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Potential Difference and Resistance

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Potential Difference and Resistance Revision

Potential Difference and Resistance

As well as current, we can also measure the potential difference (pd) of a circuit and the resistance of a circuit. 

Definitions

Potential difference is the driving force that causes electric charges to flow around a circuit. The units of potential difference are Volts (\text{V})and it can be measured using a voltmeter. A voltmeter must be connected in parallel with the component for which you want to know the potential difference. 

Resistance slows down the flow of electrical charges in a circuit. The units of resistance are Ohms (\Omega).

Current, potential difference and resistance are related by the following equation:

\color{aa57ff}{V=IR}

  • V= the potential difference in volts \text{(V)}
  • I = the current in amps \text{(A)}
  • R = the resistance in Ohms (\Omega)
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Required Practical

Investigating Factors Affecting Resistance of Electrical Circuits

There are many different ways of altering the current and potential difference of a circuit. In this experiment, you can investigate the effects of changing the length of a wire. 

Doing the experiment

  1. Set up a circuit as shown in the circuit diagram. 
  2. Using the ruler, measure the distance between the two crocodile clips. This is the “wire length”.
  3. Close the switch and record the current on the ammeter and the potential difference on the voltmeter
  4. Move the claw clips so that the wire length is bigger or smaller. Repeat the measurements of length, current and potential difference.
  5. Repeat the experiment for a number of different wire lengths. 

You can now use your results to test the relationship between resistance and the wire length.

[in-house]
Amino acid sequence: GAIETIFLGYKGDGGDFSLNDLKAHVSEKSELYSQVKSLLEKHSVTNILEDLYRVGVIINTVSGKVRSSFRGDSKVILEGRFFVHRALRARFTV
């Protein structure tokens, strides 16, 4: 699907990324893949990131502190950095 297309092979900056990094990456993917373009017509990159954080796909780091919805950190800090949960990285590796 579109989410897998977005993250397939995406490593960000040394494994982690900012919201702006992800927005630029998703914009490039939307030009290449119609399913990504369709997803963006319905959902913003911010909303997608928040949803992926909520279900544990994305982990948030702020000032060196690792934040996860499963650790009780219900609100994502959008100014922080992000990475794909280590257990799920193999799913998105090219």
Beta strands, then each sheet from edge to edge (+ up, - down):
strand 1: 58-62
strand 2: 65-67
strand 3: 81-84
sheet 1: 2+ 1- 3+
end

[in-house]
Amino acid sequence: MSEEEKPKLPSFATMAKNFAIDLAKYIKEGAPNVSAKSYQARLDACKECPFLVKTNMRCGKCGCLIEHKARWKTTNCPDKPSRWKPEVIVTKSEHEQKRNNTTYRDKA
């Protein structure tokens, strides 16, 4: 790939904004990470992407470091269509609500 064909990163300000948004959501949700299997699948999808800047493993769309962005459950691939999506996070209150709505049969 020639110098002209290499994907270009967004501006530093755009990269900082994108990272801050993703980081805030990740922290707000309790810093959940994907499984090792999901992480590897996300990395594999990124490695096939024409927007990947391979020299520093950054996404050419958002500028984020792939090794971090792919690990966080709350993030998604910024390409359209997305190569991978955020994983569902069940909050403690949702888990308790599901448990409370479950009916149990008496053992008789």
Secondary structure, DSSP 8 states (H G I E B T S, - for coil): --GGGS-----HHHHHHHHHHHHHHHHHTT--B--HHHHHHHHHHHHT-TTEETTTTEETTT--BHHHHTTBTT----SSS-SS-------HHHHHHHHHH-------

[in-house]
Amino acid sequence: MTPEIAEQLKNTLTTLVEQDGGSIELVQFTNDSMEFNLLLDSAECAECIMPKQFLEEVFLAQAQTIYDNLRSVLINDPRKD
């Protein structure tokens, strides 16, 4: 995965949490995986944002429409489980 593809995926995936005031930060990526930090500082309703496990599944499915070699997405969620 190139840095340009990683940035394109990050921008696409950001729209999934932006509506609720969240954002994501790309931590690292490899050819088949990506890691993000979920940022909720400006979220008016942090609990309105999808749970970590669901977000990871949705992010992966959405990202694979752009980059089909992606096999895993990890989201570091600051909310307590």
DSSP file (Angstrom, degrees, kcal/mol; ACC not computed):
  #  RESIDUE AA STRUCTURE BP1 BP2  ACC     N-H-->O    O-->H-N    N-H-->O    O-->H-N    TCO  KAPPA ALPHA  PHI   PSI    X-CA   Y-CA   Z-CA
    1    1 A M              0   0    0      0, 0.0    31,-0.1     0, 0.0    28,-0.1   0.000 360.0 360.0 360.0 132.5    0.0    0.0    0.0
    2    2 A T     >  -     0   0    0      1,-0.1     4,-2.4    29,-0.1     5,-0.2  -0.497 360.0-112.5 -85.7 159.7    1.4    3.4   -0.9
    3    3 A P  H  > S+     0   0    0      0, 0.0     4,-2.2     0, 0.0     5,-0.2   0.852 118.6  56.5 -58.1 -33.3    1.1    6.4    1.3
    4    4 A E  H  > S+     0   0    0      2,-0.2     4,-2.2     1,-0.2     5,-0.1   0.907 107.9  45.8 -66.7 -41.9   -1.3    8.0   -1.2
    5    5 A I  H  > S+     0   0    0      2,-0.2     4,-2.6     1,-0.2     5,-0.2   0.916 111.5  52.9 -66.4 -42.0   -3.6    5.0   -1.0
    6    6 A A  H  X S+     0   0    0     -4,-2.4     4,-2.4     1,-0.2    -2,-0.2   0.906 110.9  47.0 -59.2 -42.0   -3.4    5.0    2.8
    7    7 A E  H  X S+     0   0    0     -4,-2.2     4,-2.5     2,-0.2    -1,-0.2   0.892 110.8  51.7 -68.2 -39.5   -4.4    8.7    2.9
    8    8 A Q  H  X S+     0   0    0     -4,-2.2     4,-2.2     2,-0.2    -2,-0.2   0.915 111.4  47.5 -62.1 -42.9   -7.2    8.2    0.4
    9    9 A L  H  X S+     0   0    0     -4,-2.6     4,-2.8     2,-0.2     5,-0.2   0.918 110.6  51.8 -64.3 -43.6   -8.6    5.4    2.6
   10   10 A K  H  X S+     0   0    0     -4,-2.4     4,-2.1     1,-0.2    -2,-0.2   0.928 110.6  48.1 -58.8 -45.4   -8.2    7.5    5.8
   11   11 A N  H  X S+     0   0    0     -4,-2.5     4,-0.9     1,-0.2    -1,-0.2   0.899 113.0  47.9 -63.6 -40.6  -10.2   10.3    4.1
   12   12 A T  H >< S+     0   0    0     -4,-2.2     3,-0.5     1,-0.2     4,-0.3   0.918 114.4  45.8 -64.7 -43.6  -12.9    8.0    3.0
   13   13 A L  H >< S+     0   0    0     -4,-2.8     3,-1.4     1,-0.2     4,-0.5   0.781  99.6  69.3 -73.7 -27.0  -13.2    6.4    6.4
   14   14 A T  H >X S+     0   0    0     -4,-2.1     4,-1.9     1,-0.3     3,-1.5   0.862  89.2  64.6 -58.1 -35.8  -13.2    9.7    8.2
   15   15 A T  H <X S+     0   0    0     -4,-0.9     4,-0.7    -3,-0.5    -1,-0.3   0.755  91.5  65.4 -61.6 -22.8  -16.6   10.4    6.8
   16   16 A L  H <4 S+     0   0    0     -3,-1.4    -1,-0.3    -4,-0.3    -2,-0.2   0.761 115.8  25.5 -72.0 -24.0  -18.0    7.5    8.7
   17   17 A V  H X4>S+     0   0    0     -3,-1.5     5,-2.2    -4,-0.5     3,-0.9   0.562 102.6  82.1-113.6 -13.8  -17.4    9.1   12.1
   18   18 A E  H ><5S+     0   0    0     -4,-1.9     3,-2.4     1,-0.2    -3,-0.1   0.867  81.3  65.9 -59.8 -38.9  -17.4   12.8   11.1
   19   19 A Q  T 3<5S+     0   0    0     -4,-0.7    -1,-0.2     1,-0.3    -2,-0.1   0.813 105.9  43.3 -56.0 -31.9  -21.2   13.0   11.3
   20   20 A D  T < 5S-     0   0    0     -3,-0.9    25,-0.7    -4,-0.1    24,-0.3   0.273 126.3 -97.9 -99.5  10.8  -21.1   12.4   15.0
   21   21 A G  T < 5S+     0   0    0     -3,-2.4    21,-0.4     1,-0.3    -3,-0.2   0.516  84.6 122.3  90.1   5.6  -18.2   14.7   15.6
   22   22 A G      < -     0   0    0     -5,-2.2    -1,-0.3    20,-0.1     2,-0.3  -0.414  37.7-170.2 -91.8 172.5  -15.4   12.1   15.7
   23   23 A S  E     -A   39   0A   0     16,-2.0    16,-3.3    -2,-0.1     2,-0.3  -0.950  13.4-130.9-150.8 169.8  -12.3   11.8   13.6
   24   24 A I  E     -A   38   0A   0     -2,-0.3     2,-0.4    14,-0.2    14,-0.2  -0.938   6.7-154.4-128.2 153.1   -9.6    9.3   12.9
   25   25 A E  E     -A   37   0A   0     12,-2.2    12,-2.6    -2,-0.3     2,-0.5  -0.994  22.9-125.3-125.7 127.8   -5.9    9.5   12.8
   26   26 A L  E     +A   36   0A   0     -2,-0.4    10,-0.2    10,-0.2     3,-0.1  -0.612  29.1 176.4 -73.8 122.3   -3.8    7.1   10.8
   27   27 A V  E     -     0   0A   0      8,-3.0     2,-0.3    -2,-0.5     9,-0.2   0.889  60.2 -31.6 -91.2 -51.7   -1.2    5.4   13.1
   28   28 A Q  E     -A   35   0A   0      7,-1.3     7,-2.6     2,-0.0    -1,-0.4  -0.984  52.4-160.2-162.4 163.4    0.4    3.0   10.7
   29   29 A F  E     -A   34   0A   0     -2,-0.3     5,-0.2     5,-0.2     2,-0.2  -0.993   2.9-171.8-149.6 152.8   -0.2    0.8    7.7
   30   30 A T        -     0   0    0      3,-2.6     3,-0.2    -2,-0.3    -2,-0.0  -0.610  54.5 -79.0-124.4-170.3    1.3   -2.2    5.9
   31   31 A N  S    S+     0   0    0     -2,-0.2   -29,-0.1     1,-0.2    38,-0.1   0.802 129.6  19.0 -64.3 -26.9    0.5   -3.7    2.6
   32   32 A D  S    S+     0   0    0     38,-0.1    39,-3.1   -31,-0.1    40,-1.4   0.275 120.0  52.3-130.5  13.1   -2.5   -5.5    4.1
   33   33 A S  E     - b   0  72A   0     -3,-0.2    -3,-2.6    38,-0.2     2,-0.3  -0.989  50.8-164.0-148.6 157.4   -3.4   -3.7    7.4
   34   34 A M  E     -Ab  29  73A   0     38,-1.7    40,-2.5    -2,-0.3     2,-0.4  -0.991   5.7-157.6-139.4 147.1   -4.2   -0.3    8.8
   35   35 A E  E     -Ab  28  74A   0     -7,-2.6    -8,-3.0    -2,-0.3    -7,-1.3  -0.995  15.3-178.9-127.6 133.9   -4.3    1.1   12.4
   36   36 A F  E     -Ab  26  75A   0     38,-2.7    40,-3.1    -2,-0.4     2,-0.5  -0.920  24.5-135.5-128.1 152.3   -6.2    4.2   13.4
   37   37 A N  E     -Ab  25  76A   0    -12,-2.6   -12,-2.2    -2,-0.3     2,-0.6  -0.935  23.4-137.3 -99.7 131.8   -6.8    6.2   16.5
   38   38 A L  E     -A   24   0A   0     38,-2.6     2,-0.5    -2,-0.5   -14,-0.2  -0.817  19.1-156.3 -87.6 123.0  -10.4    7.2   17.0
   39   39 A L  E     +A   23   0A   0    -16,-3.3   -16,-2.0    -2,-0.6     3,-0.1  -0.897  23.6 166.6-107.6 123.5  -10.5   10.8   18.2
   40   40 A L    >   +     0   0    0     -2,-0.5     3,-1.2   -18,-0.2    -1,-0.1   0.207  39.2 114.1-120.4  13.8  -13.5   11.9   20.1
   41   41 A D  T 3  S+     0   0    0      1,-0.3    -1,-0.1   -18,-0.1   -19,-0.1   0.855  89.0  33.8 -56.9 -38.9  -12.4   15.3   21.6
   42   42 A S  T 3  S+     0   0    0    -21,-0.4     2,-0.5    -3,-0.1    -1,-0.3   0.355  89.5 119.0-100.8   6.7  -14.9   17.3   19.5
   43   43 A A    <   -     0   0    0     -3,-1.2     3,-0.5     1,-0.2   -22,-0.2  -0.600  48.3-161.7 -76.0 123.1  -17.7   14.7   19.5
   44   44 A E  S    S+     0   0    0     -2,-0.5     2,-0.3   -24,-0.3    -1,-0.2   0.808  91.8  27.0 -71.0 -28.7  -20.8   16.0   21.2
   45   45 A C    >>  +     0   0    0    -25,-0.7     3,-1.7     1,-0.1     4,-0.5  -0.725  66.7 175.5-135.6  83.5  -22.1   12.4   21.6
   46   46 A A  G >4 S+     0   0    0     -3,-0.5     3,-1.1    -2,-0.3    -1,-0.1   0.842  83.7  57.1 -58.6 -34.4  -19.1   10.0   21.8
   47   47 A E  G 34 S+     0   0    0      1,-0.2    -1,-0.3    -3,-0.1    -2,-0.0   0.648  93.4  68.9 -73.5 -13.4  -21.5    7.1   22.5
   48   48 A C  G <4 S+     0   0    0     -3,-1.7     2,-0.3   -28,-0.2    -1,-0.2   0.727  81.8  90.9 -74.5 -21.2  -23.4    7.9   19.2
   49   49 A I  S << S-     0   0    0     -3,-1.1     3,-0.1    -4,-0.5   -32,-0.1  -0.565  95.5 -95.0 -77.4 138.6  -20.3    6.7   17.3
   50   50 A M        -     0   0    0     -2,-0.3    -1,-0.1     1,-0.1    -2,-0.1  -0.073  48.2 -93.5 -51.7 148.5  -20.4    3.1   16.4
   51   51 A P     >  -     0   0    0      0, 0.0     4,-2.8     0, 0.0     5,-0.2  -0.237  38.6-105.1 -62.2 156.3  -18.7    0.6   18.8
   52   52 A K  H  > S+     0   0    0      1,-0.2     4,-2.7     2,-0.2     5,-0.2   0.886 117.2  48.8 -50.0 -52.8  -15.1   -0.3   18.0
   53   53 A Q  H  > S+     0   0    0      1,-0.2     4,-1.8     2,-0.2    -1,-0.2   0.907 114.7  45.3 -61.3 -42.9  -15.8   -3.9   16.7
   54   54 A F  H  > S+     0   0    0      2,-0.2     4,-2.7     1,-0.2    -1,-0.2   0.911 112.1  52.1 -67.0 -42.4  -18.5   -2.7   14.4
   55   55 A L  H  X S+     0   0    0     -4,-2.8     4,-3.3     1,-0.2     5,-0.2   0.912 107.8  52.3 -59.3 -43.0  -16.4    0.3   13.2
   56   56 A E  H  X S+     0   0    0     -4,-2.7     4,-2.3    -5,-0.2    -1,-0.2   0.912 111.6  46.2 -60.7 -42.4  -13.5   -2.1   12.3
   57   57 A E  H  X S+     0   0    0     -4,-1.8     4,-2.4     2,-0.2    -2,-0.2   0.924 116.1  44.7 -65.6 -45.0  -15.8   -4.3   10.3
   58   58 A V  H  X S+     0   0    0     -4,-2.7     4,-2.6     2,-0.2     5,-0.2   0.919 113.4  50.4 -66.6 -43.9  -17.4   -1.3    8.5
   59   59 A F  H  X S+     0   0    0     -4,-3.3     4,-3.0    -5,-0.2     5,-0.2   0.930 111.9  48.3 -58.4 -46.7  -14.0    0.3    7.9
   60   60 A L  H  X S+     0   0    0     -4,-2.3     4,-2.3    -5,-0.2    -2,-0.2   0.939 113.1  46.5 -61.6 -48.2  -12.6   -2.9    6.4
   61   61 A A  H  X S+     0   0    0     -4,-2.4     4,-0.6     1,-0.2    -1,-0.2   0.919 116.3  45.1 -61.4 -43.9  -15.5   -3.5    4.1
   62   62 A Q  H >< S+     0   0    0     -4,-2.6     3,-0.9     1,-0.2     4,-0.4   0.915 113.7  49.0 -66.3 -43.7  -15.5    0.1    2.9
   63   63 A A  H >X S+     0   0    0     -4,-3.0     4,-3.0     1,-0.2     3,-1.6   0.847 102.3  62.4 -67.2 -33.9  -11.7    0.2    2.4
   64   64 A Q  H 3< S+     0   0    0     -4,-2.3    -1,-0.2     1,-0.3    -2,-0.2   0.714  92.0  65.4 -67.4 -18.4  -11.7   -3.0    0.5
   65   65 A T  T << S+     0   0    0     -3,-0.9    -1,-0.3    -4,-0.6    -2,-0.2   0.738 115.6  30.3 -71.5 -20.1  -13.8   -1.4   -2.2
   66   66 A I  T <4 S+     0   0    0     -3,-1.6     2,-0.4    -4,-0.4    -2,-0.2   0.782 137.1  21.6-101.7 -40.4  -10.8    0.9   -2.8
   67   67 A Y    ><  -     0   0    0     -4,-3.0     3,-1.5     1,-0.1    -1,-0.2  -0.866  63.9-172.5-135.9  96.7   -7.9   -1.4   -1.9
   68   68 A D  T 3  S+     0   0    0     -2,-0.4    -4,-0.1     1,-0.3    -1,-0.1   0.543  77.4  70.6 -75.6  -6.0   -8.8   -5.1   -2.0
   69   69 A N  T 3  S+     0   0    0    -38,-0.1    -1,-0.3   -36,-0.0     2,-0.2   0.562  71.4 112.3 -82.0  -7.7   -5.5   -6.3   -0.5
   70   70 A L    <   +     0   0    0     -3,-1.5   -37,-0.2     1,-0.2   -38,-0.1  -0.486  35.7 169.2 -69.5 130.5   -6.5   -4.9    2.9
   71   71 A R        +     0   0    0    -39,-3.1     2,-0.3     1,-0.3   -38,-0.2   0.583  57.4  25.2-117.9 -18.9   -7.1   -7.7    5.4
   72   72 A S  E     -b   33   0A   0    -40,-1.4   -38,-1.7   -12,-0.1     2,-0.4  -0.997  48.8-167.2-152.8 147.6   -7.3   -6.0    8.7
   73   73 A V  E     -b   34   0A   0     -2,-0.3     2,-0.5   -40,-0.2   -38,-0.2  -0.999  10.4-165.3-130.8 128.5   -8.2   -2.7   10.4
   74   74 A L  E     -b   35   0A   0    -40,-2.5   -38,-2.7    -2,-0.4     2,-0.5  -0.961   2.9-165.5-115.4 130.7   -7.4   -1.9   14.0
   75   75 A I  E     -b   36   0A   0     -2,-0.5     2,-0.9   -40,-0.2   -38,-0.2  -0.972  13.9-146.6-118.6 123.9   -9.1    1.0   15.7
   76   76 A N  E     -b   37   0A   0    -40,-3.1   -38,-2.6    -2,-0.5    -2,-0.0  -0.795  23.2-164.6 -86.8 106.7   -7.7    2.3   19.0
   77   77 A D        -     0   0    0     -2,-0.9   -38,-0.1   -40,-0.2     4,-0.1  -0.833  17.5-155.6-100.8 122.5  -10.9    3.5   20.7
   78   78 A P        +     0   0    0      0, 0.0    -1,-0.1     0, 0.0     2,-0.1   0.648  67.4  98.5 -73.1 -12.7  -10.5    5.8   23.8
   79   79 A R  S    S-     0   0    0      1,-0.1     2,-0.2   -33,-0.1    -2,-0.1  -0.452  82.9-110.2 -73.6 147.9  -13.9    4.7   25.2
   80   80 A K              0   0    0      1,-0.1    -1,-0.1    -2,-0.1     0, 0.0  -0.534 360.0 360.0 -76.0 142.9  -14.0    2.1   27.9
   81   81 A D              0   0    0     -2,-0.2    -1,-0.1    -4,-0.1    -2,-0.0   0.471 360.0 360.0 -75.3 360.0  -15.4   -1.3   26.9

1. Rearrange \text{V}=\text{IR} to get \text{R}=\dfrac{\text{V}}{\text{I}} and use this equation to calculate the resistance of the wire for each wire length.
  2. Plot the resistance versus the wire length
  3. Draw a line of best fit. This should be a straight line that passes through the origin of the graph. 
  4. The line of best fit shows that the resistance is directly proportional to the wire length. 

You can also alter this experiment to investigate the effect of adding resistors in series and parallel

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Example: Calculating Current from Potential Difference and Resistance

The potential difference across a 20    \Omega resistor is 8\text{ V}. What is the current across the resistor?

[2 marks]

\bold{\text{V}=\text{IR}}

so

\begin{aligned}I&=\dfrac{\text{V}}{\text{R}}\\&=\dfrac{\textcolor{2730e9}{8}}{\textcolor{7cb447}{20}}=\bold{0.4\text{ A}}\end{aligned}

 

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Potential Difference and Resistance Example Questions

A property that slows down the flow of electrical charge (or current).

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Connect a voltmeter to the lamp in parallel.

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\bold{\text{V}=\text{IR}}=3\text{ A}\times 4     \Omega=\bold{12\text{ V}}
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Set up a circuit as shown in the circuit diagram. Using the ruler, measure the distance between the two crocodile clips. This is the “wire length”. Close the switch and record the current on the ammeter and the potential difference on the voltmeter.  Move the crocodile clips so that the wire length is bigger or smaller. Repeat the measurements of length, current and potential difference and then repeat the experiment for a number of different wire lengths

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